Are there any cybersecurity risks involved with “work from home” remote workers?
Yes, there are cybersecurity risks involved with WFH arrangements given that WFHAs entail connecting a company’s internal network through the internet. Employers thus need to manage this challenge by strengthening its internet security systems to ensure that only remote workers or authorized individuals can access its internal network remotely.
What should a foreign entity bear in mind when looking to remote hire workers in the Philippines?
In terms of legal compliance, a foreign entity needs to be knowledgeable of at least the following
- The Telecommuting Act (which is the principal law on telecommuting in the Philippines) and its implementing rules and regulations;
- The DOLE advisories on flexible work arrangements issued during the pandemic; and
- If the foreign entity is or intends to be a PEZA-registered entity, the relevant FIRB and PEZA issuances on the continuing exemption from the CREATE Act to perform the registered business exclusive within the PEZA-administered zone and the percentage of the total workforce allowed to work-from-home.
A foreign entity should also bear in mind that while telecommuting is purely voluntarily, it has to comply with (and thus be knowledgeable of) the fair treatment provisions under the Telecommuting Act and the legal requirements on data privacy and data protection (see our discussion below). [N.B. As a rule, a foreign entity that does not have a legal presence in the country cannot hire employees without violating the rule that prohibits doing business without a license issued by the Philippines Securities and Exchange Commission.]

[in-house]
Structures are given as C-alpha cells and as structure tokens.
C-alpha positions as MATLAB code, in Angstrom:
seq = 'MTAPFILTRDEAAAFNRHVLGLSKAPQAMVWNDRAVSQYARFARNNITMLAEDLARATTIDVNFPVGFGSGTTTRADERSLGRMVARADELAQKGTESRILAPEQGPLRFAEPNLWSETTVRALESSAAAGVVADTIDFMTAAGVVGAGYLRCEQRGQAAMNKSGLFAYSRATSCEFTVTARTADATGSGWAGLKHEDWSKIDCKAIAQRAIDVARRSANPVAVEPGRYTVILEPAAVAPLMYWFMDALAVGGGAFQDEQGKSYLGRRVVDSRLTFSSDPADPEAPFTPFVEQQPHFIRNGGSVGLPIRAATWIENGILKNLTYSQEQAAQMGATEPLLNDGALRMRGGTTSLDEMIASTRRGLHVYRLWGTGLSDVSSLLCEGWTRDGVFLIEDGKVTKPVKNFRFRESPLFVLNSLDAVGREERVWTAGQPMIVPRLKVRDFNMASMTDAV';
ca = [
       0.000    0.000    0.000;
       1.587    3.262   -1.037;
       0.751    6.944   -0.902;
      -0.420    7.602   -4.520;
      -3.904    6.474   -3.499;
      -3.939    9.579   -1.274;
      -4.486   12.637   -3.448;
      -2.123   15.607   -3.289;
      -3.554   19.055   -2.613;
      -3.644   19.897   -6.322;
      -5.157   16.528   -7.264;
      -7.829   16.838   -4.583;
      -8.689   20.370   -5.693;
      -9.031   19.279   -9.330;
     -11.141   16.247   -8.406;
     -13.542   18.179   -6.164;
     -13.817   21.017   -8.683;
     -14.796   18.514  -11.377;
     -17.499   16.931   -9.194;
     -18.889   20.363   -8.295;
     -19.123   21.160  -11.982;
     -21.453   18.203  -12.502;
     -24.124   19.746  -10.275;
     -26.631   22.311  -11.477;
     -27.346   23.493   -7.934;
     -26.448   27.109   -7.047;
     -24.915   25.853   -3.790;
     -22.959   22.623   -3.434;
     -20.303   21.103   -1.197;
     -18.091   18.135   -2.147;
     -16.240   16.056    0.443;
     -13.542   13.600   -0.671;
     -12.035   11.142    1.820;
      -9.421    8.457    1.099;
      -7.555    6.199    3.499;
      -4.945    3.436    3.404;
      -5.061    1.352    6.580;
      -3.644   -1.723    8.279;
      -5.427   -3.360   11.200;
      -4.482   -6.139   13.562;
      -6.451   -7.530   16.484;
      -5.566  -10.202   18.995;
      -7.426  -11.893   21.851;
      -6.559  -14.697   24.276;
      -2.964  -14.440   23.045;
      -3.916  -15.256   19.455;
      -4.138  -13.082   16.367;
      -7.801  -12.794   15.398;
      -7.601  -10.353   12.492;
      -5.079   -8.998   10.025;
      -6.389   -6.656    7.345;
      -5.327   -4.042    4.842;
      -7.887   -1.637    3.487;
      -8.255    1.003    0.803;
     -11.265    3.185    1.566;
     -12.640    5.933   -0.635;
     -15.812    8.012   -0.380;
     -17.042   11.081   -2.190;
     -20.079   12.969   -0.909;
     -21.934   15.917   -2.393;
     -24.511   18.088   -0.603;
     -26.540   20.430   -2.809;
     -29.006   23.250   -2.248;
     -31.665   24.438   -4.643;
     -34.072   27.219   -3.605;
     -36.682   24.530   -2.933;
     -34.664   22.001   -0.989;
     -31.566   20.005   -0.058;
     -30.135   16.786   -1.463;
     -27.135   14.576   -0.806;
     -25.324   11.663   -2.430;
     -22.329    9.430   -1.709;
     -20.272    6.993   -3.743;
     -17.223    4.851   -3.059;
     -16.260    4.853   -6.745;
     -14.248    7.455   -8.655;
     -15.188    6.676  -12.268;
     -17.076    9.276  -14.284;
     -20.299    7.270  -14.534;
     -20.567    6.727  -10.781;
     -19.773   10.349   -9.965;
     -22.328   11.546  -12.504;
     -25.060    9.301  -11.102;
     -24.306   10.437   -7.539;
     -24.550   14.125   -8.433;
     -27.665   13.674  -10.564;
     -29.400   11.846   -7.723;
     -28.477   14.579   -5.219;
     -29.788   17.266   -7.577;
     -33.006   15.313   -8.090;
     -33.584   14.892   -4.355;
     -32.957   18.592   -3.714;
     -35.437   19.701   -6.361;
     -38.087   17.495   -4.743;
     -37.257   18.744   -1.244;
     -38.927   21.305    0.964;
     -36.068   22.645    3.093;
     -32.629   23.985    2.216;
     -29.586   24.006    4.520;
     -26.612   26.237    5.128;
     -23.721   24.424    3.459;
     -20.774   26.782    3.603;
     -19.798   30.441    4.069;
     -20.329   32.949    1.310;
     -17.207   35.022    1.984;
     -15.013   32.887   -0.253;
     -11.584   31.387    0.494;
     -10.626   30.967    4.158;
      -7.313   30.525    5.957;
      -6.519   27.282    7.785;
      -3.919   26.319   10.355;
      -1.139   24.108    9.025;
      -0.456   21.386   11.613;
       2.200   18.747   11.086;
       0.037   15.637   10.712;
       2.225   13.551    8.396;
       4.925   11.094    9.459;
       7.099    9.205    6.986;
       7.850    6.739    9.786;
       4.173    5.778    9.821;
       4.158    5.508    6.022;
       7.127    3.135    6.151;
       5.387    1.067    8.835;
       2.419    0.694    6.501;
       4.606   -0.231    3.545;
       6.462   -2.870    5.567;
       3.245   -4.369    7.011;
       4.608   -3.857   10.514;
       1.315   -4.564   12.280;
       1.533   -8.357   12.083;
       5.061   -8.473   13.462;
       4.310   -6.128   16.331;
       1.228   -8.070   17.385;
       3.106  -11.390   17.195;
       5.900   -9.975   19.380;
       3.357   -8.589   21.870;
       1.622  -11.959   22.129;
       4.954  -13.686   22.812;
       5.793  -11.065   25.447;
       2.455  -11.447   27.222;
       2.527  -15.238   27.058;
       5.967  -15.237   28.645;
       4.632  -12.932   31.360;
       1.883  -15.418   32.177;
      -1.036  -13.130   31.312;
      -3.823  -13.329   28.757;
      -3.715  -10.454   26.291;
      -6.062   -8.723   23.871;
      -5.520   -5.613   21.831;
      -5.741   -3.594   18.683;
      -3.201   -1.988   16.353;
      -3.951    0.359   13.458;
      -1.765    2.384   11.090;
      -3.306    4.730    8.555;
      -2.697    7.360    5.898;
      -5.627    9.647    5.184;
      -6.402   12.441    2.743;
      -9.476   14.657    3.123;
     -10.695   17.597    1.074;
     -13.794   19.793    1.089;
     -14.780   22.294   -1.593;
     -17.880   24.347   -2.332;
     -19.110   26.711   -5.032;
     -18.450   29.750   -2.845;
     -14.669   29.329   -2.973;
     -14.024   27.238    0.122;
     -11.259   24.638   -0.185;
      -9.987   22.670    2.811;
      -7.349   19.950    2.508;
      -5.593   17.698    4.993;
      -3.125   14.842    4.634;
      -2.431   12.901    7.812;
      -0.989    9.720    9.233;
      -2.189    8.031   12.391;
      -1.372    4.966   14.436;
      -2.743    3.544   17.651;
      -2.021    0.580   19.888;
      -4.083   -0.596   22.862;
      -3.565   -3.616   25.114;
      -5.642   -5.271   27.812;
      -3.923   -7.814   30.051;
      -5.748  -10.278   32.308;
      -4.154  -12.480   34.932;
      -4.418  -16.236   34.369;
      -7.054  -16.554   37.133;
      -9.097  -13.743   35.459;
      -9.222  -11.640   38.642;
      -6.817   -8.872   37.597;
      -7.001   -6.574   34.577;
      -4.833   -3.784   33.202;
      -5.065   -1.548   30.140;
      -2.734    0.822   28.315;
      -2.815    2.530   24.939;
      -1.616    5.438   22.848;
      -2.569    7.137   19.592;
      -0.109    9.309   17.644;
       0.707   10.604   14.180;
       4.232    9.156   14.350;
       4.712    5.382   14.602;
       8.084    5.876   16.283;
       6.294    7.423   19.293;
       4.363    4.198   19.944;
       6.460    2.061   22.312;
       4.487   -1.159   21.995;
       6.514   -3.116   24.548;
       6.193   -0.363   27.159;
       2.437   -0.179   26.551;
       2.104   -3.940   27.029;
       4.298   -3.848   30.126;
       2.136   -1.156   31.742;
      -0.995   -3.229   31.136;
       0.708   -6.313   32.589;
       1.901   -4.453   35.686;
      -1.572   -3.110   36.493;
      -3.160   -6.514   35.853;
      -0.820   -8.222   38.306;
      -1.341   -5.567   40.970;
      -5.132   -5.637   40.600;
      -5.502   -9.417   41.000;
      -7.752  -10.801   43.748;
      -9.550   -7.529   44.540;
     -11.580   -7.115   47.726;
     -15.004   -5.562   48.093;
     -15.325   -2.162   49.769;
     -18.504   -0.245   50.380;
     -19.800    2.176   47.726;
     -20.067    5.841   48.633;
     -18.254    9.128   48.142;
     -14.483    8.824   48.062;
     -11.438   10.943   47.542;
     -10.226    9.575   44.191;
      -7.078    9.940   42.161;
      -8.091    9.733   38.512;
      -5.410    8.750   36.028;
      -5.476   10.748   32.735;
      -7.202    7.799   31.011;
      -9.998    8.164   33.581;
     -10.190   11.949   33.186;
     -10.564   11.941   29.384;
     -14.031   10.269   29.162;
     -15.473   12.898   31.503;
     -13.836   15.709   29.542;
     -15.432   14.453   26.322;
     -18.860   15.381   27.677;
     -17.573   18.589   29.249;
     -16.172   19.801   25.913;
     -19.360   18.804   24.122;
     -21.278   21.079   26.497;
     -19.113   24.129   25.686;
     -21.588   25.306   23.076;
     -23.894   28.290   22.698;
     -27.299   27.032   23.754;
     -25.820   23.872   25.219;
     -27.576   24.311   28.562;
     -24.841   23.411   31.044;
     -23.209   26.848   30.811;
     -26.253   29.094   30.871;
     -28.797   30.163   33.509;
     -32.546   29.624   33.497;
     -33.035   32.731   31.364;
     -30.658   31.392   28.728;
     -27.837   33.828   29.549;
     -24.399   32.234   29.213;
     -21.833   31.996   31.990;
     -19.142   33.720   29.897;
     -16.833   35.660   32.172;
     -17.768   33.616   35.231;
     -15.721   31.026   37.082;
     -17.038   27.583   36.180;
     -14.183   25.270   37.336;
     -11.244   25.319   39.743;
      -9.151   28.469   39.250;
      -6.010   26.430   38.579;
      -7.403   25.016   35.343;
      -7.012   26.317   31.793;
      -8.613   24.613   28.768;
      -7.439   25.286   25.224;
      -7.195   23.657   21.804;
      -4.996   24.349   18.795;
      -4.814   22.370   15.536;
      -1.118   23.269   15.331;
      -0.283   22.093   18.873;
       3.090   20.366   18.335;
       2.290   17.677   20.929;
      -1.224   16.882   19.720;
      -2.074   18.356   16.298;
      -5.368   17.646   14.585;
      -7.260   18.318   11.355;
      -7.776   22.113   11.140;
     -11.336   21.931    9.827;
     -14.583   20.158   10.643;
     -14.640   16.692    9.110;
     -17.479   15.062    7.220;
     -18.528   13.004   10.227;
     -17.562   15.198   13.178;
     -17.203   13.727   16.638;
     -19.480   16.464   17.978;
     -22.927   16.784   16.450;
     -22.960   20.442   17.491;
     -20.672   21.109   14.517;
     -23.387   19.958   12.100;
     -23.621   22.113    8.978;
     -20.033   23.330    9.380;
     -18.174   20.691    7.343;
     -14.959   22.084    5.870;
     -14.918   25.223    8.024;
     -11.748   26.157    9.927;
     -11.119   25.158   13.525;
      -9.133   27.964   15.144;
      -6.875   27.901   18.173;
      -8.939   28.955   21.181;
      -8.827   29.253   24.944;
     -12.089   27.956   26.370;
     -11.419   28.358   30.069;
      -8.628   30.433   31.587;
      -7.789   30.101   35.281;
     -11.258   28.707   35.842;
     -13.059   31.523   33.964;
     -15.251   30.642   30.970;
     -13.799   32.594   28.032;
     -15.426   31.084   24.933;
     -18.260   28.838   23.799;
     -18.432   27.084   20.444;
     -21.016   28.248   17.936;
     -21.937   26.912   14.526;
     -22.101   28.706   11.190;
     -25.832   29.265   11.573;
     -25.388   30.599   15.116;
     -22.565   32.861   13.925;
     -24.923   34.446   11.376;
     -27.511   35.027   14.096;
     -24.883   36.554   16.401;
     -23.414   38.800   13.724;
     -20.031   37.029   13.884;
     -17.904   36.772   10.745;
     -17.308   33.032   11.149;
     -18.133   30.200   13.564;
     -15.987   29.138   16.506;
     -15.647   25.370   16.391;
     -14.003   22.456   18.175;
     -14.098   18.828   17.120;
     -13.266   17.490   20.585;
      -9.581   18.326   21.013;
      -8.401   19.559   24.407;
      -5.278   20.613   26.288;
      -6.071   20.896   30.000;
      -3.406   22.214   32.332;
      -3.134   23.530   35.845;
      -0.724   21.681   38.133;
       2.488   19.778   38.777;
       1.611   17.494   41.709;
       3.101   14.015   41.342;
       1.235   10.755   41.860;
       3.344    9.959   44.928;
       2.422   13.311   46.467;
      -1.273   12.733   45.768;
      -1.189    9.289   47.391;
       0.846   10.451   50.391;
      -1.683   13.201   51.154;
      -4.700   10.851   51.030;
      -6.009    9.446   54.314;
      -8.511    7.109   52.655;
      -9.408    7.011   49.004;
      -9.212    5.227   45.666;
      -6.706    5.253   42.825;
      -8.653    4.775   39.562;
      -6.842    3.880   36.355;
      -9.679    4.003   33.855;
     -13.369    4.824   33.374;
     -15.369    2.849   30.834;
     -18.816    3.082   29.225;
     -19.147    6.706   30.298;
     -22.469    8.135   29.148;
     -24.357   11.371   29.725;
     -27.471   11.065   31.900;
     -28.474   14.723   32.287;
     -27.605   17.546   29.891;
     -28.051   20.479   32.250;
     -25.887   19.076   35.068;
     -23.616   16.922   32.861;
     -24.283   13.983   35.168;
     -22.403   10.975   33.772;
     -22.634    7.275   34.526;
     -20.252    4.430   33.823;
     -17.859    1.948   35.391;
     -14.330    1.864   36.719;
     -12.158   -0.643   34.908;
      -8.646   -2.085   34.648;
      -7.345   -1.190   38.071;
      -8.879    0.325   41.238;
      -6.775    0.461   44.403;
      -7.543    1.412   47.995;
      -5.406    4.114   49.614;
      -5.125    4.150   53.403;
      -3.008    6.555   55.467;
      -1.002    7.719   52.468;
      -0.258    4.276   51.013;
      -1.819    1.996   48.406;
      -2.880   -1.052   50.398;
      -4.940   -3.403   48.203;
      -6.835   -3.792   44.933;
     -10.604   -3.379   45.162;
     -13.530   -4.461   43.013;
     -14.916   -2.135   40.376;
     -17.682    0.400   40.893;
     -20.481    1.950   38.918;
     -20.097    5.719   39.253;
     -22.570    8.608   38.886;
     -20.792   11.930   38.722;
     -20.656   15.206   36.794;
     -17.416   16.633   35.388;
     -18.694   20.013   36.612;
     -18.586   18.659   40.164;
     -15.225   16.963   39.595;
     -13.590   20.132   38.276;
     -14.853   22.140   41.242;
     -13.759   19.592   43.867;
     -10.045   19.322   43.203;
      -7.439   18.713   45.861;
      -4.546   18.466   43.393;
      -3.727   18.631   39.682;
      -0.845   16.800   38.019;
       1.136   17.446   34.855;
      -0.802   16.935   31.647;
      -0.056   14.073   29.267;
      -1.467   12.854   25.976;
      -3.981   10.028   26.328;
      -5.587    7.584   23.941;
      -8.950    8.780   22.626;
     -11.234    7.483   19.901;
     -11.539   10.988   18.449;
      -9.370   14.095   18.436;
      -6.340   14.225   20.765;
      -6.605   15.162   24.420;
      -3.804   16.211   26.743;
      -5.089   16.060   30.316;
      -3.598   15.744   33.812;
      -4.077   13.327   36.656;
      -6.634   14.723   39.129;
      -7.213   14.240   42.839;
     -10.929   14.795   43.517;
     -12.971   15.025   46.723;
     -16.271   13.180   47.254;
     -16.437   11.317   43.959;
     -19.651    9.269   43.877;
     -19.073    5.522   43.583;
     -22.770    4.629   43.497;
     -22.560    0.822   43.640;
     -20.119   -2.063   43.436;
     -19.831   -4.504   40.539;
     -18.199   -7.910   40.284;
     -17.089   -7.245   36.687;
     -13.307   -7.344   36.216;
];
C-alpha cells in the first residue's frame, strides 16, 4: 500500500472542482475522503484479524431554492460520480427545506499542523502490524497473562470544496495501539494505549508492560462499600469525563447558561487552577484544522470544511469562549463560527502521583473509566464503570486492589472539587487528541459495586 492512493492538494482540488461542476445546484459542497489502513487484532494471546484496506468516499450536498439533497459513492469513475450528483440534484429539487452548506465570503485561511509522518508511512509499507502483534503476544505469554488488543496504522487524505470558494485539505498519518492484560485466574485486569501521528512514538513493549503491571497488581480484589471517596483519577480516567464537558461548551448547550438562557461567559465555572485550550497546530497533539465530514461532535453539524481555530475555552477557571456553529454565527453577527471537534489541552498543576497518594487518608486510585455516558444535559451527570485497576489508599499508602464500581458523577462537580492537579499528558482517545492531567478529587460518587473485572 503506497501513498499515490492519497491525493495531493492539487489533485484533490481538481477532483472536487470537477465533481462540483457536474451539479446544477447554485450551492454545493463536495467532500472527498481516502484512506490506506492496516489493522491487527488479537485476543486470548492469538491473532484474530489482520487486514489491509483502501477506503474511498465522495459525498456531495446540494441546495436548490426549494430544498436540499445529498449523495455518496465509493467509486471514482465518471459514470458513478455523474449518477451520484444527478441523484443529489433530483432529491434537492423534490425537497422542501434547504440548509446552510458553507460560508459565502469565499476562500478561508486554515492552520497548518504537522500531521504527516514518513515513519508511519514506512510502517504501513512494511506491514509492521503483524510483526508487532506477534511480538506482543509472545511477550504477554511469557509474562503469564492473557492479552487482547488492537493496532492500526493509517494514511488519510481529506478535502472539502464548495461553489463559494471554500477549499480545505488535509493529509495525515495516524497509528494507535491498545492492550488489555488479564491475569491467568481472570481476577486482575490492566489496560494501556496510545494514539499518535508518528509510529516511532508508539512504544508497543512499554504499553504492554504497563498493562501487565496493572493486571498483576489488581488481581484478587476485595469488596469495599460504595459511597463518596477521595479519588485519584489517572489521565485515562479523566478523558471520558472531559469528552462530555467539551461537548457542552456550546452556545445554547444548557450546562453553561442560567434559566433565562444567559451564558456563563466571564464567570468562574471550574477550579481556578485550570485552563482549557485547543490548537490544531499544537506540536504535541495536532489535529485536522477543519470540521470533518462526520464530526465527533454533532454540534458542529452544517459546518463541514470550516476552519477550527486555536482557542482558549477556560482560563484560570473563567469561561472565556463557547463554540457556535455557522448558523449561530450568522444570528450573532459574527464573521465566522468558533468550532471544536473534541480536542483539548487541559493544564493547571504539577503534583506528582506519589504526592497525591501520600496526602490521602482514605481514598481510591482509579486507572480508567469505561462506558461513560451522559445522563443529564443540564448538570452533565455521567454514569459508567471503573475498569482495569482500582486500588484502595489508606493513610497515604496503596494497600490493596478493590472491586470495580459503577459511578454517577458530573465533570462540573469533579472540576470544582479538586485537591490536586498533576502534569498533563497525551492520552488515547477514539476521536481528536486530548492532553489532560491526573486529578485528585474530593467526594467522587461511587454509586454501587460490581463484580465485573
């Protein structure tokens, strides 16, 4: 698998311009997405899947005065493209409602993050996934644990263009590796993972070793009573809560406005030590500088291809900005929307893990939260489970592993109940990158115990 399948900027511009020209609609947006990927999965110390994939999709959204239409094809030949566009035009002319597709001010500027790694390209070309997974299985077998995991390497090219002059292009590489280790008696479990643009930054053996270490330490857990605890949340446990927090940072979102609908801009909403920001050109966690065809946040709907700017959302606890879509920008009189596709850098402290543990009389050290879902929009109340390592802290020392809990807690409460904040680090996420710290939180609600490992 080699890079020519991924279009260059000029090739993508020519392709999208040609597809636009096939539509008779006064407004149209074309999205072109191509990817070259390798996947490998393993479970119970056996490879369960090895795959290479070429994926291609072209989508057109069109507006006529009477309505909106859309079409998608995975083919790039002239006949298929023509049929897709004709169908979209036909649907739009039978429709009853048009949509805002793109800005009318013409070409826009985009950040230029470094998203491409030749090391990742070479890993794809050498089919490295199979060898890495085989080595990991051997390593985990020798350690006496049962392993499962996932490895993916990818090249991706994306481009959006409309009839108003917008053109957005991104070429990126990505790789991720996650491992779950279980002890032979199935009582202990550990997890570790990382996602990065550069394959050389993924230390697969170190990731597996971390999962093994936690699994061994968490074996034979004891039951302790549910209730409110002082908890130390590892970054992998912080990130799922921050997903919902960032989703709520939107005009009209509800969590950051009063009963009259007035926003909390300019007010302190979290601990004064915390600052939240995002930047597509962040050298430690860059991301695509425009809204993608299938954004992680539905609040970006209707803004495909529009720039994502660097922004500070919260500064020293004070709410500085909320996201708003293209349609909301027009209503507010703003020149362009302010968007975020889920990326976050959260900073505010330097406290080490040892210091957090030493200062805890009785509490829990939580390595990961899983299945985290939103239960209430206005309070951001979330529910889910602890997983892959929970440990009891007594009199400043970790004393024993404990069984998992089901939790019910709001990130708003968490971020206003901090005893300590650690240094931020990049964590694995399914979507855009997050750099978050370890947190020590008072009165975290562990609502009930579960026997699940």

The employer must ensure that telecommuting employees are given the same treatment as that of comparable employees working at the employer’s premises and covered by the same set of applicable rules and existing collective bargaining agreement (“CBA”), if any. ”
Leslie C. Dy, Senior Partner, (SyCip Salazar Hernandez & Gatmaitan (SyCipLaw)
What does a foreign entity need to be knowledgeable about employees’ rights to avoid violating them once a remote worker is hired?
The Implementing Rules and Regulation of the Telecommuting Act provides certain obligations on the part of the employer, which, in principle, can be applied to all remote work arrangements, including those implemented during the pandemic as a temporary or remedial measure.
I) Fair Treatment
The employer must ensure that telecommuting employees are given the same treatment as that of comparable employees working at the employer’s premises and covered by the same set of applicable rules and existing collective bargaining agreement (“CBA”), if any. Telecommuting employees must also:
- Receive a rate of pay, including overtime and night shift differential, and other similar monetary benefits not lower than those provided in applicable laws, and/or CBA;
- Have the right to rest days, regular holidays, and special nonworking days;